The Westminster Commission on Miscarriages of Justice has been established by the All-Party Parliamentary Group on Miscarriages of Justice (APPGMJ) with a brief to investigate the ability of the criminal justice system to identify and rectify miscarriages of justice.
The Westminster Commission on Miscarriages of Justice is co-chaired by two members of the APPGMJ: Baroness Stern and Lord Garnier QC.
Baroness Stern CBE is a cross-bench member of the House of Lords and President of the Association of Members of Independent Monitoring Boards. Formerly the Solicitor General, the Rt Hon. Lord Garnier QC is a Conservative Member of the House of Lords and practising barrister.
Joining Baroness Stern and Lord Garnier as members of the Commission are Dame Anne Owers, National Chair of Independent Monitoring Boards and former Chief Inspector of Prisons; Michelle Nelson QC, Barrister at Red Lion Chambers; Dr Philip Joseph, Consultant Forensic Psychiatrist; and Erwin James, Editor-in-Chief of Inside Time.
Scope of the Inquiry – Call for Written Evidence
Given that there are serious misgivings expressed in the legal profession, and amongst commentators and academics, about the remit of the Criminal Cases Review Commission (CCRC) and its ability to deal with cases of miscarriages of justice, and given that perceptions of injustice within the criminal justice system are as damaging to public confidence as actual cases of injustice, the WCMJ will inquire into:
- The ability of the CCRC, as currently set up, to deal effectively with alleged miscarriages of justice;
- Whether statutory or other changes might be needed to assist the CCRC to carry out is function, including;
(i) The CCRC’s relationship with the Court of Appeal with particular reference to the current test for referring cases to it (the ‘real possibility’ test);
(ii) The remit, composition, structure and funding of the CCRC;
- The extent to which the CCRC’s role is hampered by failings or issues elsewhere in the criminal justice system;
and make recommendations.
Submissions should be emailed to email@example.com as a single document in Word format (doc, docx, rtf, txt, ooxml or odt format, not PDF) or posted to APPEAL, The Green House, 244-254 Cambridge Heath Rd, London E2 9DA. Please include as few logos or embedded pictures as possible.
- State clearly who the submission is from;
- Include an executive summary – setting out in bullet points the main points of your submission;
- Include a brief introduction about yourself/your organisation and your reason for submitting evidence;
- Use numbered paragraphs;
- Be concise – no more than 3,000 words in length;
- Include any recommendations for action by the Government or others which you would like the Commission to consider.
You should be careful not to comment on matters currently before a Court in the UK or matters in respect of which Court proceedings are imminent, where such comment could prejudice these matters or constitute contempt of court. Moreover, submissions should not include any potentially libellous or defamatory material. The Commission reserves the right to redact or anonymise such material before publication.
Please note, the Commission’s intention is for submissions to be published online.
If you do not wish your submissions to be published, you must clearly say so and explain your reasons for not wishing its disclosure. This will be considered by the Commission when they decide whether to publish. If you wish to include private or confidential information within your submissions, please contact the Commission Secretariat to discuss this.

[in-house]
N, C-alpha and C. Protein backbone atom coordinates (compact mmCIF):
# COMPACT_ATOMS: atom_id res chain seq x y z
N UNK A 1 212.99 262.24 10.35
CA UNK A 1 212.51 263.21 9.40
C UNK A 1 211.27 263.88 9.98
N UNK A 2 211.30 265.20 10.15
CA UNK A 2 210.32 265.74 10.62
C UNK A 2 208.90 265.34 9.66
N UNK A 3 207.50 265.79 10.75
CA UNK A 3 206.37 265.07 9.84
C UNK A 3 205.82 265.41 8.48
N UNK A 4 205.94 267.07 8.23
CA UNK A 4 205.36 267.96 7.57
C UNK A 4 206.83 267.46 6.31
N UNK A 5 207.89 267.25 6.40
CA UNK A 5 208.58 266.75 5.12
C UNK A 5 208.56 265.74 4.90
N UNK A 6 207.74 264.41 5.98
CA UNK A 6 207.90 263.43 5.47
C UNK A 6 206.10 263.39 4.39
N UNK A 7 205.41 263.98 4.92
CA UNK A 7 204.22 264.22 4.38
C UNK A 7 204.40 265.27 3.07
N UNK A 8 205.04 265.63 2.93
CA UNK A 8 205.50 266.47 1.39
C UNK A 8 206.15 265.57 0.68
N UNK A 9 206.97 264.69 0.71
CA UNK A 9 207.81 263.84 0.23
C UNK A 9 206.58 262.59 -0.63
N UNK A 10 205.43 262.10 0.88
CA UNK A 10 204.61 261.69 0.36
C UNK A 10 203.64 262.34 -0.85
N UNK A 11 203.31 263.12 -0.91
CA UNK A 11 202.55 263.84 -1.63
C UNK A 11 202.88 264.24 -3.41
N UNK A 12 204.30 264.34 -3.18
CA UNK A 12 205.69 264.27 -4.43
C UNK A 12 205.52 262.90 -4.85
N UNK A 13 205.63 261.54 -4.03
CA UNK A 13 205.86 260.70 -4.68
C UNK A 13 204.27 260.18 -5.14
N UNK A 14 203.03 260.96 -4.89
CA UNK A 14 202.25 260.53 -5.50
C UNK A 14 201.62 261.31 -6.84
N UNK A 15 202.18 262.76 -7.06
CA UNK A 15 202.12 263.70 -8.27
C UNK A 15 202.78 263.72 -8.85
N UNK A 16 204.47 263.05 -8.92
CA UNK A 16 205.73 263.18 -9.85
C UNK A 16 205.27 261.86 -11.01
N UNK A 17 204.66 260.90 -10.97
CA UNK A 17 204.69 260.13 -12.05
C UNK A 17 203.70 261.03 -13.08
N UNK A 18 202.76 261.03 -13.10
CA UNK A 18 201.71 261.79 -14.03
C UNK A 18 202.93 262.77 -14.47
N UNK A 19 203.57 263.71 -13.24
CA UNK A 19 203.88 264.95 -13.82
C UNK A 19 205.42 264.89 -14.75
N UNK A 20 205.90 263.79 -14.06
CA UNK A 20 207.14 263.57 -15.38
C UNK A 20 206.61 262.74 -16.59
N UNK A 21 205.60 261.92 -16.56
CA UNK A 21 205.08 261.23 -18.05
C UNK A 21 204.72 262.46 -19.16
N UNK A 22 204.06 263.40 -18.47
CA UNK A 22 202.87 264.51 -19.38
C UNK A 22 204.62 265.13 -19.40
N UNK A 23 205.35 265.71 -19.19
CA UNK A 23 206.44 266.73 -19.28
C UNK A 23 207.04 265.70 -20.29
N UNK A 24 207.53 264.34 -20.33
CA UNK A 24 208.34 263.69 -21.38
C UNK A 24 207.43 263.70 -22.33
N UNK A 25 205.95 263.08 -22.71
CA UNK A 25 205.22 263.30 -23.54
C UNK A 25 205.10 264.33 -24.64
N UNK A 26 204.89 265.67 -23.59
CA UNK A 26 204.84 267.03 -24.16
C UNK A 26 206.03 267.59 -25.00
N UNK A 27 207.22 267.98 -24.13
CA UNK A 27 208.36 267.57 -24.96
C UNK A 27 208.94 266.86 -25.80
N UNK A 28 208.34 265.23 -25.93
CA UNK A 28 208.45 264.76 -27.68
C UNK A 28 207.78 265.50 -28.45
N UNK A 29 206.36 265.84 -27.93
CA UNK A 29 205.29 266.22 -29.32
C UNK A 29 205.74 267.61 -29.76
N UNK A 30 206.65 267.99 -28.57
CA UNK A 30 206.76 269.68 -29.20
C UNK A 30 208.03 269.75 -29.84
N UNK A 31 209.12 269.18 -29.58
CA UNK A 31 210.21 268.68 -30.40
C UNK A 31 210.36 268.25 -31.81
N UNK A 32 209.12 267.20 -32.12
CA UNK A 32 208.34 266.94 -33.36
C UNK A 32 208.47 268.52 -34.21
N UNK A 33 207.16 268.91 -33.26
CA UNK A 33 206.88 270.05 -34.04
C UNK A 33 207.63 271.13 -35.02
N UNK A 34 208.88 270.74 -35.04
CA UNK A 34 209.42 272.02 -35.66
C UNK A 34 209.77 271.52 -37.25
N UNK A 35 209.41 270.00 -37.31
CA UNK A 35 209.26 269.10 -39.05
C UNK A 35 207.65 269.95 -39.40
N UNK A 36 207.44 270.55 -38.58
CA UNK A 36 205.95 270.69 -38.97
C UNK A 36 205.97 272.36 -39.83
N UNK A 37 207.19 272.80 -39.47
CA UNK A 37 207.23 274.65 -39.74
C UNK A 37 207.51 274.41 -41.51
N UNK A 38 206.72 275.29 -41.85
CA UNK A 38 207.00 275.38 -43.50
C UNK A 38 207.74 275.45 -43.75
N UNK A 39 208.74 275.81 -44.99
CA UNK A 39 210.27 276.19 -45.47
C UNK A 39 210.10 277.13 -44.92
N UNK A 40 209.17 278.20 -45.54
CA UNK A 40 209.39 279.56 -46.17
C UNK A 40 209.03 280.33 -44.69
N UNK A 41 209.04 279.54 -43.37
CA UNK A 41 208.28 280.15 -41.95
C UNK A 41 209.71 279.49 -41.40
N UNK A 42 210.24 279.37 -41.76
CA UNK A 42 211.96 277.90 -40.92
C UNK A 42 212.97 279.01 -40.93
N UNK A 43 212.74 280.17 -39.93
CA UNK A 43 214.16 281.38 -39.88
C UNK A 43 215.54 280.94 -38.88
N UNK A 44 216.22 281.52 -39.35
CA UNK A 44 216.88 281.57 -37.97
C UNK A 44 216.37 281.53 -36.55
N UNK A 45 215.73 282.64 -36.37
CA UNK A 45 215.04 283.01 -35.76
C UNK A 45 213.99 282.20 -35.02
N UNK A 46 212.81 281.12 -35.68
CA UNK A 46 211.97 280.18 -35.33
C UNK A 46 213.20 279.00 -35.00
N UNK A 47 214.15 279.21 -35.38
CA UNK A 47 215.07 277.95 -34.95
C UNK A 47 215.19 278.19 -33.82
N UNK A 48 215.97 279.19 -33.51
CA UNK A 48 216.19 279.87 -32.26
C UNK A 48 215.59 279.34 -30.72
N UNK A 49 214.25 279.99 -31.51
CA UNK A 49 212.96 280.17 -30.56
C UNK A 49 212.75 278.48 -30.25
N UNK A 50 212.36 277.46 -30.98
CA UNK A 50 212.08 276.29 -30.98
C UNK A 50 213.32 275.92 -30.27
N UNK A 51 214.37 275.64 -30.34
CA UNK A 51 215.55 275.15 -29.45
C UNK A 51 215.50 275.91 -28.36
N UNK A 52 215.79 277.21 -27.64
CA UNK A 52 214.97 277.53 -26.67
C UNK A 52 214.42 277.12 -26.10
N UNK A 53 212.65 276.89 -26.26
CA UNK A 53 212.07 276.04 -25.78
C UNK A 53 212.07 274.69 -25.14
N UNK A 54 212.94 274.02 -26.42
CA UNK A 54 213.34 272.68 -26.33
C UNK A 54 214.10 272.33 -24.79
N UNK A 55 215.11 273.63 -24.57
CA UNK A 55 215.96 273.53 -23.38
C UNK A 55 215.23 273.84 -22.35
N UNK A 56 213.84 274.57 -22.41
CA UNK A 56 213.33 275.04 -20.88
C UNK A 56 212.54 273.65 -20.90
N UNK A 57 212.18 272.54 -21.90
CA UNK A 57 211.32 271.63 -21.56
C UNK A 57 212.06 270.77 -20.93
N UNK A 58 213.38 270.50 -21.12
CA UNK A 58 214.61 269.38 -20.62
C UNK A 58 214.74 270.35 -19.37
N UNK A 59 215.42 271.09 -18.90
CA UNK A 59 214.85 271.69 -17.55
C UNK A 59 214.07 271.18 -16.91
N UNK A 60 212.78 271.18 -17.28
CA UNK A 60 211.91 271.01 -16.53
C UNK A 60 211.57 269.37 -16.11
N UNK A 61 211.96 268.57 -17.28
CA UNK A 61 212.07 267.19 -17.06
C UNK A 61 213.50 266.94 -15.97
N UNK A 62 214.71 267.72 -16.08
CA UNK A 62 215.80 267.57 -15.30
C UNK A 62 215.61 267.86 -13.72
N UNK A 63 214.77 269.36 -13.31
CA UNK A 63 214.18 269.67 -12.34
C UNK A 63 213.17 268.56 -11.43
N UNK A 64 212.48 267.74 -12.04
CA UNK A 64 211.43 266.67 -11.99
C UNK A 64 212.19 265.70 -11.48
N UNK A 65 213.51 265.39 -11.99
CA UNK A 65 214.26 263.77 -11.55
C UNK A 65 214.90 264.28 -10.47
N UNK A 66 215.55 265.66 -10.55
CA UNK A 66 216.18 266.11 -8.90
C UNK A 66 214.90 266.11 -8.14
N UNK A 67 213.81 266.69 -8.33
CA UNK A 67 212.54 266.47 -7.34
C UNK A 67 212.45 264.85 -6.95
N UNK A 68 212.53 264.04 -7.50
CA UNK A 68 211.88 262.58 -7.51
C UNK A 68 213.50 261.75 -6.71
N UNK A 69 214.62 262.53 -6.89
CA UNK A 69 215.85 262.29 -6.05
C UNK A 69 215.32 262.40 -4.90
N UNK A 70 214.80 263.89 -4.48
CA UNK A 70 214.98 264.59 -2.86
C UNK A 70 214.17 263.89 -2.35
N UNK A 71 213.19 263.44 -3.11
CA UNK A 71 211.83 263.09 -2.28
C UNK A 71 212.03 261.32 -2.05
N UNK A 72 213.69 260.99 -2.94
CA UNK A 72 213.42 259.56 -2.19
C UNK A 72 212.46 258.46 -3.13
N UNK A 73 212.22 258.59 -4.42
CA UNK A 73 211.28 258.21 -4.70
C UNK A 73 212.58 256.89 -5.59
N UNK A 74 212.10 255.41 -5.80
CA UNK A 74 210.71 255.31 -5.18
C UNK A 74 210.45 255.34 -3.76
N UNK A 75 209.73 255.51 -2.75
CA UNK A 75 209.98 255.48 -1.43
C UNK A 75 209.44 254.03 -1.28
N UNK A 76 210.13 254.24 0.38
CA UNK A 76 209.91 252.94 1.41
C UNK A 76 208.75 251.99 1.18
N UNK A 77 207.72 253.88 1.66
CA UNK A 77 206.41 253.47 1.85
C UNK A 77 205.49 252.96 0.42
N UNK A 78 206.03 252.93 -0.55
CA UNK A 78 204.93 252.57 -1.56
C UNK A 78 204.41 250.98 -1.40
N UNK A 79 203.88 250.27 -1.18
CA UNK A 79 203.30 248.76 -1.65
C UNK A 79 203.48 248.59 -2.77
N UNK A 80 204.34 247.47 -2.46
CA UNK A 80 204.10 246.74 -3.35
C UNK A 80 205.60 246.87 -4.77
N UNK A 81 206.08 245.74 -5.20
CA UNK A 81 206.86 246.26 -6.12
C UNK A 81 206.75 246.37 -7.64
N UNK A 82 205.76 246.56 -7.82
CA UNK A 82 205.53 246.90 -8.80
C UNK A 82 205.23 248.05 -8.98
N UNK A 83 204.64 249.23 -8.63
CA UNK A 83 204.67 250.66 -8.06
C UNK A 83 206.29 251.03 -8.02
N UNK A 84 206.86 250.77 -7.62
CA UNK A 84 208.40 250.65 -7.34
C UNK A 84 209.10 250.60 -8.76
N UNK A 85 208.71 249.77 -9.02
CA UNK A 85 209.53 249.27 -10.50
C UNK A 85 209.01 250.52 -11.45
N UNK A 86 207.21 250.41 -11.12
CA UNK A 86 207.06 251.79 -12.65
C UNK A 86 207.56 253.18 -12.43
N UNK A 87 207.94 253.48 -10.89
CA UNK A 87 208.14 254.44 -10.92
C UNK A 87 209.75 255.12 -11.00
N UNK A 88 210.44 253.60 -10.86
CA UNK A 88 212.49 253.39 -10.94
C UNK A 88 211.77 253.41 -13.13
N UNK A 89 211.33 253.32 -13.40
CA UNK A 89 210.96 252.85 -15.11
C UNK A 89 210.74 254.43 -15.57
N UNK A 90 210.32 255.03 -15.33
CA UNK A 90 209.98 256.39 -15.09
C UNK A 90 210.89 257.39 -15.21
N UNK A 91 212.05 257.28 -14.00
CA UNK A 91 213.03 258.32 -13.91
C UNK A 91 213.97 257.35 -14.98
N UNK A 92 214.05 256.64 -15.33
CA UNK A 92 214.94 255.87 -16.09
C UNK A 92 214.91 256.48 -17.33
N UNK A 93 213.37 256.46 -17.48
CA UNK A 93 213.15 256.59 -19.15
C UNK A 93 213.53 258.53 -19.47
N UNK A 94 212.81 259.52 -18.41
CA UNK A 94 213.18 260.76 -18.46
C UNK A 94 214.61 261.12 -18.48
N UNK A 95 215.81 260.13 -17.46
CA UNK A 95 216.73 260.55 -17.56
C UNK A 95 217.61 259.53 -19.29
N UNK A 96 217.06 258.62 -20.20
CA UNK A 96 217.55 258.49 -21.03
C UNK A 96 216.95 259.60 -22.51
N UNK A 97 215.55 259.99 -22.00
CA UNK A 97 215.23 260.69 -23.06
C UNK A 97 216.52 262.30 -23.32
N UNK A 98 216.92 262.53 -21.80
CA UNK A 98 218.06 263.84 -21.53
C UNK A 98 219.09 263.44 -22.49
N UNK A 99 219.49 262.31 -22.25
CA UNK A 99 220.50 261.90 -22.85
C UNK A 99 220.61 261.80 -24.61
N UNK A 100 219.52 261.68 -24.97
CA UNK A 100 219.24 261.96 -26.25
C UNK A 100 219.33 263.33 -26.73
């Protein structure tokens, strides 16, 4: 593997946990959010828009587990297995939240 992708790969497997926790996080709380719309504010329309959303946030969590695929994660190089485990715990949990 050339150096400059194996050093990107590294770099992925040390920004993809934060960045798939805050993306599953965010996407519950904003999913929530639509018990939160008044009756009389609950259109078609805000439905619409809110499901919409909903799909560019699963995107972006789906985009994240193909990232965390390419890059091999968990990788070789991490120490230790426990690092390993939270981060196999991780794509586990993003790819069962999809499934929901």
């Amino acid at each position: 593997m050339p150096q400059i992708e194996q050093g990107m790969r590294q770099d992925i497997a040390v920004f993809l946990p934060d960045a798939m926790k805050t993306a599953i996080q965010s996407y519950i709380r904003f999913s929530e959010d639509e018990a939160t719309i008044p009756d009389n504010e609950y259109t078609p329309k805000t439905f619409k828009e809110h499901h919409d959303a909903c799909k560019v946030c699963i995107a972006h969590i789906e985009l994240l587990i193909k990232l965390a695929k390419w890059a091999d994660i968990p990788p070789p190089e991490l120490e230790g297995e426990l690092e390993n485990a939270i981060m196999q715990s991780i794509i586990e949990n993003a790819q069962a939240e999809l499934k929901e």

The Commission is not obliged to accept your submission as evidence, nor to publish any or all of the submission even if it has been accepted as evidence.
If you have difficulty making a written submission by email or post and wish to submit evidence in an alternative format such as an audio file, or have any other questions about submitting evidence, please contact firstname.lastname@example.org.
The deadline for submissions is Monday 16 September 2019.
For those who have direct experience of applying to the CCRC, either to appeal their own case or on behalf of a family member, we would encourage you to please fill our questionnaire. You can do this online here. Alternatively, a PDF of the questionnaire with the terms of reference of the inquiry is available here.
If you require any further information, please contact the Clerk to the Westminster Commission at email@example.com.
The Westminster Commission on Miscarriages of Justice held its first session on 15 July 2019 in the House of Lords. The panel heard evidence from Helen Pitcher, Chair of the CCRC, and Karen Kneller, Chief Executive of the CCRC. The transcript of the first session is available here.
The second evidence session was held on 24 July. The Commission heard from Gerard Sinclair and Chris Reddick, representing the Scottish CCRC, and experienced criminal barristers Michael Birnbaum QC, Henry Blaxland QC, and Kirsty Brimelow QC. The transcript of the Scottish CCRC’s evidence is available here. The barristers’ evidence is available here.
The third session took place on 3 September, with the WCMJ hearing evidence from Professor Carolyn Hoyle (author, with Dr Mai Sato, of Reasons to Doubt (OUP 2019)) and Dr Dennis Eady, case consultant at Cardiff Law School Innocence Project. The transcript of this session is available here.
The fourth session took place on 9 September. The WCMJ received evidence from defence solicitors Steven Bird, Matt Foot, and Mark Newby. The transcript of the session is available here.
The transcripts have been made available with the assistance of JUST: Transcription, a product of JUST: Access Ltd, a not-for-profit social enterprise that harnesses technology to overcome barriers to justice. To find out more, please visit www.just-transcription.com or contact the team at firstname.lastname@example.org.